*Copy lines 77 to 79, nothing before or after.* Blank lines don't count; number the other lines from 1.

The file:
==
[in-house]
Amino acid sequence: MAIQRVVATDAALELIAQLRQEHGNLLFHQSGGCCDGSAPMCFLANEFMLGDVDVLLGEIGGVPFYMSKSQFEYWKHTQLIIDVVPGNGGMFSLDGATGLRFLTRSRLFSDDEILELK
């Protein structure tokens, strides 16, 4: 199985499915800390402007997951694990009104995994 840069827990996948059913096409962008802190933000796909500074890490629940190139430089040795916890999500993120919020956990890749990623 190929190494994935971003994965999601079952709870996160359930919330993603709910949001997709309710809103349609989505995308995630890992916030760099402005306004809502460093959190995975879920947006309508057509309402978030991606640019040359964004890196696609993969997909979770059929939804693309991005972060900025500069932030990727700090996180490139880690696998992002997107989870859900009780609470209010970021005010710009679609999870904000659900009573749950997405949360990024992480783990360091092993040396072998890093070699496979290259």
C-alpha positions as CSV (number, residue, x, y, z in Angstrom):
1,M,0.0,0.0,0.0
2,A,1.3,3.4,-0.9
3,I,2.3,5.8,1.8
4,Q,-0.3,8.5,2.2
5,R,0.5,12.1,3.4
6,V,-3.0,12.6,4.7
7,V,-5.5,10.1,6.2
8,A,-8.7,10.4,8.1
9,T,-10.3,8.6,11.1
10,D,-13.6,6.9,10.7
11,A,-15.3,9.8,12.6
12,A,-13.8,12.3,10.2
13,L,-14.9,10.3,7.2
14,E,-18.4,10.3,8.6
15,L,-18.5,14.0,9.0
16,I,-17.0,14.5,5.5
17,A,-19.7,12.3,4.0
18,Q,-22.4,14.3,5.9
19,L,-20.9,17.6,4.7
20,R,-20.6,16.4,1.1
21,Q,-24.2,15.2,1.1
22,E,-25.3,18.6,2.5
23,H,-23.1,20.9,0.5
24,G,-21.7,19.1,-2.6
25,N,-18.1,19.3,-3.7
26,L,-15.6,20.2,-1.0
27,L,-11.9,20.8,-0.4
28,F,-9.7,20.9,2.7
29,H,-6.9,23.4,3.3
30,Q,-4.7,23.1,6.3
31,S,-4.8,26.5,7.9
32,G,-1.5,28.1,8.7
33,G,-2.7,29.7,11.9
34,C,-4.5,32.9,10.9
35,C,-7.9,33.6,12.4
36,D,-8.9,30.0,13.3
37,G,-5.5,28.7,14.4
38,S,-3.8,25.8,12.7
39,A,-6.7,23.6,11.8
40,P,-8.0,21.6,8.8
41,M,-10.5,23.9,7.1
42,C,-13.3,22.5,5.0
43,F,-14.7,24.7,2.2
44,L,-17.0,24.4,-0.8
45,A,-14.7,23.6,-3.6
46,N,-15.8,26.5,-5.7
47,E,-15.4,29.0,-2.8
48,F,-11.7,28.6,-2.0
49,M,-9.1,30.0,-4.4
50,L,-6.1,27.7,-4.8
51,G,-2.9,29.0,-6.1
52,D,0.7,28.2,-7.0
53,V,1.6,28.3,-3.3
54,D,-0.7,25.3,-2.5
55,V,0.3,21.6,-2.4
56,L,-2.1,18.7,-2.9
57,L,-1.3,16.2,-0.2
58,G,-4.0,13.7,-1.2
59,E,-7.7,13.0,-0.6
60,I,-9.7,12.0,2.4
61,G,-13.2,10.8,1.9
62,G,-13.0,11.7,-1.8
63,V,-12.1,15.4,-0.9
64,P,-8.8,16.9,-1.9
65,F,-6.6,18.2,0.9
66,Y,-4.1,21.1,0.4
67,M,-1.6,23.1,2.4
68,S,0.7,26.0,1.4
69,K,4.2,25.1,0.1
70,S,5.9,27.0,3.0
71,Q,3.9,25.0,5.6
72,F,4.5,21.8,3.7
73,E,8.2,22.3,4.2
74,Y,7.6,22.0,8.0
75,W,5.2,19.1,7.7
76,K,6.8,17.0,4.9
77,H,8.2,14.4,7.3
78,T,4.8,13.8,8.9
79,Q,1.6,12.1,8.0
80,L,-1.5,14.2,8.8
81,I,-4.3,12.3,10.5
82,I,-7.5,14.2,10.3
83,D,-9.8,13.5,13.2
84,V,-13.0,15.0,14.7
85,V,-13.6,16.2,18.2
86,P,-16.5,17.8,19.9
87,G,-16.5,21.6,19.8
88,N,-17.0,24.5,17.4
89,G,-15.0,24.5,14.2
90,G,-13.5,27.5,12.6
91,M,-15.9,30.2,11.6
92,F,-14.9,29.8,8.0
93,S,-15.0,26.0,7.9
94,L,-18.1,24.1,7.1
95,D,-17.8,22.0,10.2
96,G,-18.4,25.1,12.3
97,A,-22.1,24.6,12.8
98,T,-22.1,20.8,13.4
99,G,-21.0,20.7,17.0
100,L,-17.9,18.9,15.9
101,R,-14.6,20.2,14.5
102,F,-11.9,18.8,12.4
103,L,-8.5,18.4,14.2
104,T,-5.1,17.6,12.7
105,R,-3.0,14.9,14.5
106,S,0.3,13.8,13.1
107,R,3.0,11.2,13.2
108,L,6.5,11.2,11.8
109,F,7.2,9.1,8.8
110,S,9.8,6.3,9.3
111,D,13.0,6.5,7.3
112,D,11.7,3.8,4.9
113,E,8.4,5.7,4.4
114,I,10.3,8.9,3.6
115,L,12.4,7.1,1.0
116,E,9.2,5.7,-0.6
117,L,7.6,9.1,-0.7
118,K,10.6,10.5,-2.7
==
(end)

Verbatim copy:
73,E,8.2,22.3,4.2
74,Y,7.6,22.0,8.0
75,W,5.2,19.1,7.7